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United States Department of Agriculture

Agricultural Research Service

Research Project: BIOCHEMICAL AND PHYSICAL CHARACTERIZATION OF HARD WINTER WHEAT QUALITY FOR END-USE QUALITY

Location: Grain Quality and Structure Research Unit

Title: Protein and quality characterization of complete and partial near isogenic lines of waxy wheat

Authors
item Jonnala, Ramakanth -
item Macritchie, Finlay -
item Smail, Virgil -
item Seabourn, Bradford
item Tilley, Michael
item Lafiandra, Domenico -
item Urbano, Marcella -

Submitted to: Cereal Chemistry
Publication Type: Peer Reviewed Journal
Publication Acceptance Date: June 1, 2010
Publication Date: December 1, 2010
Citation: Jonnala, R.S., Macritchie, F., Smail, V.W., Seabourn, B.W., Tilley, M., Lafiandra, D., Urbano, M. 2010. Protein and quality characterization of complete and partial near isogenic lines of waxy wheat. Cereal Chemistry. 87(6):538-545.

Interpretive Summary: Waxy wheats have found application in the production of modified starches, as blends in flour for superior noodle quality, and in enhanced bread making performance. Starch based properties such as pasting and gelatinization differ between waxy, partial waxy and non-waxy wheats. However, except for starch properties, there is limited information about the quality characteristics of partial waxy and complete waxy wheats. There is an obvious need to study waxy wheat protein composition and its effects on dough and end-use product quality. In this study, the effect of waxy and partial (single and double null) waxy proteins on flour quality and physical dough testing parameters using two sets of near isogenic lines developed in a durum wheat cultivar (Svevo) and a bread wheat line was evaluated. Results showed that loaf volume, which is an important bread making quality, was highest with 100% waxy wheat flour and was not improved with 50% blending with commercial bread wheat flour. However, dark color and poor appearance with large gas cells in the internal crumb were observed with 100% waxy flour; this is unacceptable to consumers of traditional pan bread. In terms of protein composition, waxy wheats have relatively lower albumins/globulins than regular wheat. Dough strength parameters such as MDDT and Rmax were poorly correlated with UPP whereas loaf volume and extensibility were highly and positively correlated with FPP and PPP.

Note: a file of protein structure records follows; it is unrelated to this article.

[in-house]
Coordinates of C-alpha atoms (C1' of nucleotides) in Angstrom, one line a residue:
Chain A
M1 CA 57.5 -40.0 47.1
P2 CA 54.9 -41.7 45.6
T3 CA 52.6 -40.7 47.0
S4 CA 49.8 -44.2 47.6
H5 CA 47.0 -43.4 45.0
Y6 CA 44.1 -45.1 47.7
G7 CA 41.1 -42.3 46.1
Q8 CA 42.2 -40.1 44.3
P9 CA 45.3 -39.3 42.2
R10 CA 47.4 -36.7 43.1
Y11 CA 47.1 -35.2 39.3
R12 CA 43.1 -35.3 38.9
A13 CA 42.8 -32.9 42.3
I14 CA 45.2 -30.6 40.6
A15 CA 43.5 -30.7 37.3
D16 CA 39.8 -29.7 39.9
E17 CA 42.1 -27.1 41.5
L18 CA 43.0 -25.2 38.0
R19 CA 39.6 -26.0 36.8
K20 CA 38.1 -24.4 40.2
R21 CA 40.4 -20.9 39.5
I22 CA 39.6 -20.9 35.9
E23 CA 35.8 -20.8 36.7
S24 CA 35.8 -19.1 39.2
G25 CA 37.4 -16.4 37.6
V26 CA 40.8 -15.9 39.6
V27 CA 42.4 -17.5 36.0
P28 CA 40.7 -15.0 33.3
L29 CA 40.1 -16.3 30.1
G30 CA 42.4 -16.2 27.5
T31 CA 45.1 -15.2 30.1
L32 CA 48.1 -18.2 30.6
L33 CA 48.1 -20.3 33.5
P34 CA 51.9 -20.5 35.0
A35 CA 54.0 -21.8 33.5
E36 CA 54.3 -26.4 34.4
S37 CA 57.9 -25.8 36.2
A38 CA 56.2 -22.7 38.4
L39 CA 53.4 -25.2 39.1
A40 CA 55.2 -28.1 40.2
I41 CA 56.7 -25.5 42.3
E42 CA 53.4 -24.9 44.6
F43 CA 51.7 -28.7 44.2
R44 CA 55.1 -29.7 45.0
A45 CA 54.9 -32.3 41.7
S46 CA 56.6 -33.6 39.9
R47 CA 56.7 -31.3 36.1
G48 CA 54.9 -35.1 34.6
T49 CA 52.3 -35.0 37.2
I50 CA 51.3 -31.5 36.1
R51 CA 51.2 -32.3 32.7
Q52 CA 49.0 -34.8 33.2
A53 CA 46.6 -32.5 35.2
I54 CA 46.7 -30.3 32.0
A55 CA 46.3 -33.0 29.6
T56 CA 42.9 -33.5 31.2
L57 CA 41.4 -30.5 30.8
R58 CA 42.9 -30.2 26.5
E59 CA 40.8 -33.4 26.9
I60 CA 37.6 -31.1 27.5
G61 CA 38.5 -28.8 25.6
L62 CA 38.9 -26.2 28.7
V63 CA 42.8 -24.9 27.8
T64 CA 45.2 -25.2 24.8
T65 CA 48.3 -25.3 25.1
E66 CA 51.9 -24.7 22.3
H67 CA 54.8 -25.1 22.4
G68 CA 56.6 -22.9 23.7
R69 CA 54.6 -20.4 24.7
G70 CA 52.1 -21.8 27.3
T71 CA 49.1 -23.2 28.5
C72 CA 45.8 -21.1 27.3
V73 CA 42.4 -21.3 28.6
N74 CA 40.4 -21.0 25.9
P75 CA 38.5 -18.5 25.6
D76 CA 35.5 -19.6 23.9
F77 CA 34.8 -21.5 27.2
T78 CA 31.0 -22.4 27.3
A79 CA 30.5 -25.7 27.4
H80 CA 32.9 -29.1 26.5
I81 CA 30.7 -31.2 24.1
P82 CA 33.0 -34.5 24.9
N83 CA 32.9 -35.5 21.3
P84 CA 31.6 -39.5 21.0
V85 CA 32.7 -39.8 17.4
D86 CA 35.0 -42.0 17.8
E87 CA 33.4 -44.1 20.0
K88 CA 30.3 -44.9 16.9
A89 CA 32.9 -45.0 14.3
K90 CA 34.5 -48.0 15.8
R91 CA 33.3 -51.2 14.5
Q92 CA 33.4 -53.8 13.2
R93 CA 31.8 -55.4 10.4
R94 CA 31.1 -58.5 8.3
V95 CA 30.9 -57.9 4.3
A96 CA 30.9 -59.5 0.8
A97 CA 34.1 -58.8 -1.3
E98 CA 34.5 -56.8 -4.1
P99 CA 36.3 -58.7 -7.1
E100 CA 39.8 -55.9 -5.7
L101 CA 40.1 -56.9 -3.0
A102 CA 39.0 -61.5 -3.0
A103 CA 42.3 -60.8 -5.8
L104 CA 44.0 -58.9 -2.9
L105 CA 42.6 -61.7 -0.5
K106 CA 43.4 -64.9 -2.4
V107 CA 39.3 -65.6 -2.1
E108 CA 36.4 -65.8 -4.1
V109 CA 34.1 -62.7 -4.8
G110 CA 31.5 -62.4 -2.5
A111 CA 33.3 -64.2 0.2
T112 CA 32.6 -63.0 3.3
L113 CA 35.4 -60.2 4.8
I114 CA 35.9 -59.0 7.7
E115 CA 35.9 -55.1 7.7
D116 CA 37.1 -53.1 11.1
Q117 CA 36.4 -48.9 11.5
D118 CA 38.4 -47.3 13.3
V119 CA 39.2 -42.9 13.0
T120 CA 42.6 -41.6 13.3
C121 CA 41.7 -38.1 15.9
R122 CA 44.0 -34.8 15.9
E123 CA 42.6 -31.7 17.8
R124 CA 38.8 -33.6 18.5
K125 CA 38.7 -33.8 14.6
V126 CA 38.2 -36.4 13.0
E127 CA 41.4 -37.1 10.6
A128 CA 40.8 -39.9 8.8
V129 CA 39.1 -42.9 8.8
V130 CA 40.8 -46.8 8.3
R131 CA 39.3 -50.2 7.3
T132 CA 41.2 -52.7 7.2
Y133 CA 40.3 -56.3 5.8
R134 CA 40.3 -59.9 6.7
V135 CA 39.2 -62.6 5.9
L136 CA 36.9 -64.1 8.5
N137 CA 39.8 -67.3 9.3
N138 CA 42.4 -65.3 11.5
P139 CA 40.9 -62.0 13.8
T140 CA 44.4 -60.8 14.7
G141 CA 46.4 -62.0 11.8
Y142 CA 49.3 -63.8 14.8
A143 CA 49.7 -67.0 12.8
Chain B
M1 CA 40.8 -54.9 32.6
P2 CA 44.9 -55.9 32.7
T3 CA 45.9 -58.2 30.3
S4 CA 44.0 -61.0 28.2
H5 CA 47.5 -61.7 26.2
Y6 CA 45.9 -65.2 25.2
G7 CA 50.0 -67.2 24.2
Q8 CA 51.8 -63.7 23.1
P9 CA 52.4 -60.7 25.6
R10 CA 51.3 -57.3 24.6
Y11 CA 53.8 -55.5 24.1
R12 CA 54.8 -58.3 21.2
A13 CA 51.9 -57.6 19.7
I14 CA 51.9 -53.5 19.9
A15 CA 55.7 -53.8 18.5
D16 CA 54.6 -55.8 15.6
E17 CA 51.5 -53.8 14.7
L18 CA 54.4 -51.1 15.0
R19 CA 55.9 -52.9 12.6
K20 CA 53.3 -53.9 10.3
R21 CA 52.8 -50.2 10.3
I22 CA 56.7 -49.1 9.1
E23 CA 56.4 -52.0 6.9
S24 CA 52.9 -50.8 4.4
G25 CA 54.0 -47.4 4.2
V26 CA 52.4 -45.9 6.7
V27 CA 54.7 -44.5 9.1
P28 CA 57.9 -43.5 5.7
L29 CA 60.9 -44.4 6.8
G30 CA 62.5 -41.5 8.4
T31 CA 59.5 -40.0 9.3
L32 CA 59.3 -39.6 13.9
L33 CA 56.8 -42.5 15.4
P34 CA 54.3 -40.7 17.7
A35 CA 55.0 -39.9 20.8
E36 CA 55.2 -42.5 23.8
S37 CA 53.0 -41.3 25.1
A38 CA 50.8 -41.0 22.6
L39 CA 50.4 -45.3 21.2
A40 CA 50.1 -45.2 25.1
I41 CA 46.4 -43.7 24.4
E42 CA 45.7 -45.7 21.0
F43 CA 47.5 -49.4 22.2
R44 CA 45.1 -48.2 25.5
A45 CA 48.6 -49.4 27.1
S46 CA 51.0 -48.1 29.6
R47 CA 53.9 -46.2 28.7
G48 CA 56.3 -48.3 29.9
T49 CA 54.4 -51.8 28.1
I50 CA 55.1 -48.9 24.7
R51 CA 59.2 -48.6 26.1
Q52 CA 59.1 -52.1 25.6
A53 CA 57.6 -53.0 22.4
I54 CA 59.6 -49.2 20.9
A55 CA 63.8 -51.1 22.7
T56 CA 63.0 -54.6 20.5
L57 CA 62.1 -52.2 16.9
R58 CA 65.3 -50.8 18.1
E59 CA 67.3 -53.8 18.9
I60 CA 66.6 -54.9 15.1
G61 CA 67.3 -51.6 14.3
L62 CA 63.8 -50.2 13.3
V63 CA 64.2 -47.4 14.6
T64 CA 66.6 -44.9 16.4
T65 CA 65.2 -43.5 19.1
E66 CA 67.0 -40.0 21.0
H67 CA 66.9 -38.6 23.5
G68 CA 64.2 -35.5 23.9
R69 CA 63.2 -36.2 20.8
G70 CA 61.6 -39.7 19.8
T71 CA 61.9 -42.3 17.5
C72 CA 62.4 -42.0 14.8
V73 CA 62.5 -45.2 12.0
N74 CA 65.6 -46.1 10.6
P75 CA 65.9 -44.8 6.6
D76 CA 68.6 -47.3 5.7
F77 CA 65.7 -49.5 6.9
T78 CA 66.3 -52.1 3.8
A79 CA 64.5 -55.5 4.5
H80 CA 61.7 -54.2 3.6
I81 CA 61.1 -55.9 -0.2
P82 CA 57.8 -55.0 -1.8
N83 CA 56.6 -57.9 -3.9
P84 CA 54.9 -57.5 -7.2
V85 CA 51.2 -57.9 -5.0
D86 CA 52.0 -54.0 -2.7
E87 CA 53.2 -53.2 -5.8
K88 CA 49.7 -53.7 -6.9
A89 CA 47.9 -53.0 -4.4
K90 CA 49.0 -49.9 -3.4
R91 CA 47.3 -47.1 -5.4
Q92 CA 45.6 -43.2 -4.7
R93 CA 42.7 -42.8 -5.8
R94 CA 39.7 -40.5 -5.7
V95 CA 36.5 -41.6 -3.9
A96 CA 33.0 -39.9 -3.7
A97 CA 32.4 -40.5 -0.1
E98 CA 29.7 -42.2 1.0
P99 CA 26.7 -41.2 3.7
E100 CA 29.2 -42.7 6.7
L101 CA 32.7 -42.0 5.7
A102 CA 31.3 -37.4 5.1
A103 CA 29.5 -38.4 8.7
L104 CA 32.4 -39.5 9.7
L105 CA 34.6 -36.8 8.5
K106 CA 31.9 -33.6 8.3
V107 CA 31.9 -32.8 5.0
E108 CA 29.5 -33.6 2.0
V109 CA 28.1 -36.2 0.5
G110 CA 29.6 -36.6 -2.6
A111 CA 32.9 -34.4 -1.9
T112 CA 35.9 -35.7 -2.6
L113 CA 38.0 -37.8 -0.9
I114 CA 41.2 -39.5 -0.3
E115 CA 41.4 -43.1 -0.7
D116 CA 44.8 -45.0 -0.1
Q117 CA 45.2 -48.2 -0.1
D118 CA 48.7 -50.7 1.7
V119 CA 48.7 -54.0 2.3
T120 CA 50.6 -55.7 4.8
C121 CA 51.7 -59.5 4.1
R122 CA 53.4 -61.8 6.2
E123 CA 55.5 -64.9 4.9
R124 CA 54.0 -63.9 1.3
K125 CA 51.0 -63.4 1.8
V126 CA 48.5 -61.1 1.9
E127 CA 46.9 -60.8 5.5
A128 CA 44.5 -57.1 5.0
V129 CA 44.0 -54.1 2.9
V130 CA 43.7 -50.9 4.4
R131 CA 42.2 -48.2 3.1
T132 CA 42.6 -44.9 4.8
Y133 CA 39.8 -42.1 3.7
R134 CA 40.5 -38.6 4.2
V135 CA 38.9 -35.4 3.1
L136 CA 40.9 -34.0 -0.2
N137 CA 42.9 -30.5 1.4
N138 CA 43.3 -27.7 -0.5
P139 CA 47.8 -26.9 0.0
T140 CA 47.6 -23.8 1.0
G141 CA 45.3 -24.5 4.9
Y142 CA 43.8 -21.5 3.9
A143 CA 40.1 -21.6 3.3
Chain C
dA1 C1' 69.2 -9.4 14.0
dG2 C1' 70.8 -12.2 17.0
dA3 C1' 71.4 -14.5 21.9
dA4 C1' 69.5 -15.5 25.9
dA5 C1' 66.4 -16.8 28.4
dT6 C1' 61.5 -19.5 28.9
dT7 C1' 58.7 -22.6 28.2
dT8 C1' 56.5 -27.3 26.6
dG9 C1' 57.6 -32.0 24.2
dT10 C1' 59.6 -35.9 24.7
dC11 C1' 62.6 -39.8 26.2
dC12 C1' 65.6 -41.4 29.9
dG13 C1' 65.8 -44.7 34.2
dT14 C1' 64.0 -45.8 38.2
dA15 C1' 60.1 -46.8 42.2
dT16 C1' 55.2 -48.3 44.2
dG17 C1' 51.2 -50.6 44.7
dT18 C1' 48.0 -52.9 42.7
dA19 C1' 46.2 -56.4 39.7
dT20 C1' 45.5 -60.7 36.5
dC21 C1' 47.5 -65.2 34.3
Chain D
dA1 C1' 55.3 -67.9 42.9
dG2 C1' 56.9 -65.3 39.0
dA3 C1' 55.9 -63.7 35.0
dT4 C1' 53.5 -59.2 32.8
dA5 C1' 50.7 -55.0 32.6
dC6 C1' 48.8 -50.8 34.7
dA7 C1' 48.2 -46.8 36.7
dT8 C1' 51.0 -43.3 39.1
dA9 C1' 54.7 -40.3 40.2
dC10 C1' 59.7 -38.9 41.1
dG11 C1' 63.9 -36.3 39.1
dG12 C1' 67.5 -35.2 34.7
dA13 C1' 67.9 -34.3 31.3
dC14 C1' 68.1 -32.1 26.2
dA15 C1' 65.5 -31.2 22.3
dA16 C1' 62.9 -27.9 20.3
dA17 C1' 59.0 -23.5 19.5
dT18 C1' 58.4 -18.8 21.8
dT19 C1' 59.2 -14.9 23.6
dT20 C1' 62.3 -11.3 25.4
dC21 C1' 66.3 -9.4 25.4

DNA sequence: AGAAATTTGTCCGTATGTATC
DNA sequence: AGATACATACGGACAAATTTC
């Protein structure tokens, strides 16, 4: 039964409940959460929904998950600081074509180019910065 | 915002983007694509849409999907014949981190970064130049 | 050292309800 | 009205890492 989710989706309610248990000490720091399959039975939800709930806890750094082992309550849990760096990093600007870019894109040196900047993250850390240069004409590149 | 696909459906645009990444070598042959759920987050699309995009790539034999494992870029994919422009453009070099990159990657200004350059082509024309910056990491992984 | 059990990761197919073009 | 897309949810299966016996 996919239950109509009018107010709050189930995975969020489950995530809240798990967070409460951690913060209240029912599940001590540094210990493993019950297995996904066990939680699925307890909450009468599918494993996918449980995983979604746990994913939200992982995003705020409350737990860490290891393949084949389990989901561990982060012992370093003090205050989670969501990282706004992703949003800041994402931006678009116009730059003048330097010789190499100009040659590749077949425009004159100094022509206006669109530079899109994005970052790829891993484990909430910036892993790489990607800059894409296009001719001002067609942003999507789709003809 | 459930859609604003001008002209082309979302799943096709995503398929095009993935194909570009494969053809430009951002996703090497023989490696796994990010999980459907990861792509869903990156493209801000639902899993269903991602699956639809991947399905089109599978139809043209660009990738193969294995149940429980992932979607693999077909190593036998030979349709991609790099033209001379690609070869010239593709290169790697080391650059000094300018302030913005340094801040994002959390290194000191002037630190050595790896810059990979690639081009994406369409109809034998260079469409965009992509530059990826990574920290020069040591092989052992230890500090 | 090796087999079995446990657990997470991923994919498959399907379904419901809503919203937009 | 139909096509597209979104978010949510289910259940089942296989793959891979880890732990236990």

Technical Abstract: The objective of this study was to evaluate protein composition and its effects on flour quality and physical dough test parameters using waxy wheat near-isogenic lines. Partial waxy (single and double nulls) and waxy (null at all three waxy loci, Wx-A1, Wx-B1, and Wx-D1) lines of N11 set (bread wheat) and Svevo (durum) were investigated. For protein composition, waxy wheats in this study had relatively lower albumins-globulins than the hard winter wheat control. In the bread wheats (N11), dough strength as measured by mixograph peak dough development time (MDDT) (r = 0.75) and maximum resistance (Rmax) (r = 0.70) was significantly correlated with unextractable polymeric protein (UPP), whereas in durum wheats, moderate correlation was observed (r = 0.73 and 0.59, respectively). This may be due to the presence of high molecular weight glutenin subunits (HMW-GS) Dx2+Dy12 at the Glu-D1 locus instead of Dx5+Dy10, which are associated with dough strength. Significant correlation of initial loaf volume (ILV) to flour polymeric protein (FPP) (r = 0.75) and flour protein (FP) (r = 0.63) was found in bread wheats, whereas in durum wheats, a weak correlation of ILV was observed with FP (r = 0.09) and FPP (r =0.51). Significant correlation of ILV with FPP in bread wheats and with % polymeric protein (PPP) (r = 0.75) in durum lines indicates that this aspect of end-use functionality is influenced by FPP and PPP, respectively, in these waxy wheat lines. High ILV was observed with 100% waxy wheat flour alone and was not affected by 50% blending with bread wheat flour. However, dark color and poor crumb structure was observed with 100% waxy flour, which was unacceptable to consumers. As the amylopectin content of the starch increases, loaf expansion increases but the crumb structure becomes increasingly unstable and collapses.

Last Modified: 7/24/2014
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